Using transcranial magnetic stimulation to probe decision-making and memory

Müri, René M; Nyffeler, Thomas (2008). Using transcranial magnetic stimulation to probe decision-making and memory. Progress in brain research, 171, pp. 413-418. Amsterdam: Elsevier 10.1016/S0079-6123(08)00660-2

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Decision-making and memory are fundamental processes for successful human behaviour. For eye movements, the frontal eye fields (FEF), the supplementary eye fields (SEF), the dorsolateral prefrontal cortex (DLPFC), the ventrolateral frontal cortex and the anterior cingulum are important for these cognitive processes. The online approach of transcranial magnetic stimulation (TMS), i.e., the application of magnetic pulses during planning and performance of saccades, allows interfering specifically with information processing of the stimulated region at a very specific time interval (chronometry of cortical processing). The paper presents studies, which showed the different roles of the FEF and DLPFC in antisaccade control. The critical time interval of DLPFC control seems to be before target onset since TMS significantly increased the percentage of antisaccade errors at that time interval. The FEF seems to be important for the triggering of correct antisaccades. Bilateral stimulation of the DLPFC could demonstrate parallel information-processing transfer in spatial working memory during memory-guided saccades.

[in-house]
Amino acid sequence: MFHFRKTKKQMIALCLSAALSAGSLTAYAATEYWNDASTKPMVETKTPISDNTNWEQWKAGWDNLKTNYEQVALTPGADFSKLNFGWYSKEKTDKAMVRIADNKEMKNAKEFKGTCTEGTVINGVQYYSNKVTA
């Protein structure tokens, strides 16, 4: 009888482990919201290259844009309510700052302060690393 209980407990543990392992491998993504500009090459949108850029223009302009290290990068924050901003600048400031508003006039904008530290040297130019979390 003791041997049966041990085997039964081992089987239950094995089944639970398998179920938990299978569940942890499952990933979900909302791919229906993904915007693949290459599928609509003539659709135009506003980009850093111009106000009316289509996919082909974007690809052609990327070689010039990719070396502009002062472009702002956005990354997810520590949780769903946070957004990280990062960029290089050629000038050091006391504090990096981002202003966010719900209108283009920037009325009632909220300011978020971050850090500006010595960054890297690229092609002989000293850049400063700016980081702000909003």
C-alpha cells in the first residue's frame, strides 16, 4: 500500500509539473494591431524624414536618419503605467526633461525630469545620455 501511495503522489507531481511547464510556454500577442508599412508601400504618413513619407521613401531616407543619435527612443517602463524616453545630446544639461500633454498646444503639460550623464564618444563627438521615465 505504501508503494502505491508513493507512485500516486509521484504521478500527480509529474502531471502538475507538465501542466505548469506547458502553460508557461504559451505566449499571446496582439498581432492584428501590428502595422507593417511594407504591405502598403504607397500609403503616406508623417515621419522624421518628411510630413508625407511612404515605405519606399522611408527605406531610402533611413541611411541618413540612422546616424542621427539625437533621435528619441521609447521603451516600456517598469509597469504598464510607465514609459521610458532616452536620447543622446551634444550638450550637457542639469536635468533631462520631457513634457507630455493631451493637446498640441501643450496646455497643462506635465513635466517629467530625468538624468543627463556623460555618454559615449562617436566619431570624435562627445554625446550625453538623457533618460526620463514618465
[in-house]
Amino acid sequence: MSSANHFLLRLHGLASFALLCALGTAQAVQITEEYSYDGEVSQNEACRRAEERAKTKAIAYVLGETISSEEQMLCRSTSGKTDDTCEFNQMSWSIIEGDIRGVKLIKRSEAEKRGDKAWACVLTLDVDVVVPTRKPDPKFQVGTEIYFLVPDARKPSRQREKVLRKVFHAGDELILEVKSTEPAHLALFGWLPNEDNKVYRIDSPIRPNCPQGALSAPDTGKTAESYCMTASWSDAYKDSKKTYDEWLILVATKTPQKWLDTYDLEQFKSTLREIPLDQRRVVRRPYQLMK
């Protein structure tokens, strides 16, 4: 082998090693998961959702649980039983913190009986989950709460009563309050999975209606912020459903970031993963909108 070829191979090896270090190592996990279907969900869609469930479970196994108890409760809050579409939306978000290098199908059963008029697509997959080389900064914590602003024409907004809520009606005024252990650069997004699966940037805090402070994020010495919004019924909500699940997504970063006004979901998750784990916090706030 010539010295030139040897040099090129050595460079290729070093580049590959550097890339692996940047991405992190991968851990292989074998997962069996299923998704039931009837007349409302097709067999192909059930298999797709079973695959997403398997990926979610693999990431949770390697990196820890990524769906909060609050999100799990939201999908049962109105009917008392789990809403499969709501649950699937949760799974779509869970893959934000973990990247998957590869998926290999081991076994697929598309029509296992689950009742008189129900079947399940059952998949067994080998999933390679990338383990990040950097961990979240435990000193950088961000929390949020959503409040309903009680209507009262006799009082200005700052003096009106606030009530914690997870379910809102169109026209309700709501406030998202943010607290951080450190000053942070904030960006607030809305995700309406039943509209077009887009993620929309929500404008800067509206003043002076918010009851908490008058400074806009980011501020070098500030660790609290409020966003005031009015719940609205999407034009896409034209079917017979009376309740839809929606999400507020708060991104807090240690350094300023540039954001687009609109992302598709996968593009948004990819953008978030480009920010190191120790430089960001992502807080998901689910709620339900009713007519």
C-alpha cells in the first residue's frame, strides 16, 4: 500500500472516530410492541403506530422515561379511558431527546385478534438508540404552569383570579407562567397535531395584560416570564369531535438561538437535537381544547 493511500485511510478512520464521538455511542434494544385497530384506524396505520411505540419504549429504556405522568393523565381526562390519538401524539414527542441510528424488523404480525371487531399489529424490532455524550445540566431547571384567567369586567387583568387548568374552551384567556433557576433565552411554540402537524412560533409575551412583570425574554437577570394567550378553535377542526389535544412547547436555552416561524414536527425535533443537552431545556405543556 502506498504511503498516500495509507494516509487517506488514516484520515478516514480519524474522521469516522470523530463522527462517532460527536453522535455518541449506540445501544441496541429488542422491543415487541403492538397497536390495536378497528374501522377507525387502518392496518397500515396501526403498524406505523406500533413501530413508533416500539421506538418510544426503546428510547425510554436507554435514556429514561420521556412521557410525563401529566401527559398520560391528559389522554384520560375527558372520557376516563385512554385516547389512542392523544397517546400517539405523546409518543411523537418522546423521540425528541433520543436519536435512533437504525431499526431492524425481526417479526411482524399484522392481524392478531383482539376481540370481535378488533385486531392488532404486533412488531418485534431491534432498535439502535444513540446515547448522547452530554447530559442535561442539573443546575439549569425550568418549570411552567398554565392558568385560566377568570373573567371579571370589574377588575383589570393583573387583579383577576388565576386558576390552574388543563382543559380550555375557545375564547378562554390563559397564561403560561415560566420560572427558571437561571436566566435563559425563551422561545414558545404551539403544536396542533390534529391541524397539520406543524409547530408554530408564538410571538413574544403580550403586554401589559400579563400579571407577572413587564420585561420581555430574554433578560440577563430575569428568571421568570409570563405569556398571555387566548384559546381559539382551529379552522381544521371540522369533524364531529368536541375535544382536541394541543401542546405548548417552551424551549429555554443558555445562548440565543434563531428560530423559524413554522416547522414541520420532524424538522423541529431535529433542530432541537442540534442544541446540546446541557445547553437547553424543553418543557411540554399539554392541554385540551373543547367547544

Item Type:

Journal Article (Original Article)


04 Faculty of Medicine > Department of Head Organs and Neurology (DKNS) > Clinic of Neurology

UniBE Contributor:

Müri, René Martin and Nyffeler, Thomas










Factscience Import

Date Deposited:

04 Oct 2013 15:05

Last Modified:

08 Jun 2016 10:47

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URI: (FactScience: 120951)

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